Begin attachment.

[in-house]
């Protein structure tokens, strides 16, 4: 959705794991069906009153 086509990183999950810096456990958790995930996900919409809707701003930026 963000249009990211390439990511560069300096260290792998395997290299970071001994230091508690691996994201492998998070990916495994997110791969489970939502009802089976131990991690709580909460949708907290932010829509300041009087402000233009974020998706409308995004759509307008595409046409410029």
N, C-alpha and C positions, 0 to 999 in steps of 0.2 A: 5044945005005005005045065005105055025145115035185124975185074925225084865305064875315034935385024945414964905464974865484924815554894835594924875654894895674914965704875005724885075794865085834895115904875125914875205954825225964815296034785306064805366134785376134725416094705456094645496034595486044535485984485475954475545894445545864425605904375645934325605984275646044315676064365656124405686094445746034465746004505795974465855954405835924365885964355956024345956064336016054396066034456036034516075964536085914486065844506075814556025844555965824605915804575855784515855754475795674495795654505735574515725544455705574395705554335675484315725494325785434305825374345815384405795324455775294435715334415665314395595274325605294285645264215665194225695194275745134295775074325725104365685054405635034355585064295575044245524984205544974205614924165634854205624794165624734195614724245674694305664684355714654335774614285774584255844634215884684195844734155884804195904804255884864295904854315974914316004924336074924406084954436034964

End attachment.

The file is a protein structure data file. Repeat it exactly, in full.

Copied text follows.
[in-house]
């Protein structure tokens, strides 16, 4: 959705794991069906009153 086509990183999950810096456990958790995930996900919409809707701003930026 963000249009990211390439990511560069300096260290792998395997290299970071001994230091508690691996994201492998998070990916495994997110791969489970939502009802089976131990991690709580909460949708907290932010829509300041009087402000233009974020998706409308995004759509307008595409046409410029």
N, C-alpha and C positions, 0 to 999 in steps of 0.2 A: 5044945005005005005045065005105055025145115035185124975185074925225084865305064875315034935385024945414964905464974865484924815554894835594924875654894895674914965704875005724885075794865085834895115904875125914875205954825225964815296034785306064805366134785376134725416094705456094645496034595486044535485984485475954475545894445545864425605904375645934325605984275646044315676064365656124405686094445746034465746004505795974465855954405835924365885964355956024345956064336016054396066034456036034516075964536085914486065844506075814556025844555965824605915804575855784515855754475795674495795654505735574515725544455705574395705554335675484315725494325785434305825374345815384405795324455775294435715334415665314395595274325605294285645264215665194225695194275745134295775074325725104365685054405635034355585064295575044245524984205544974205614924165634854205624794165624734195614724245674694305664684355714654335774614285774584255844634215884684195844734155884804195904804255884864295904854315974914316004924336074924406084954436034964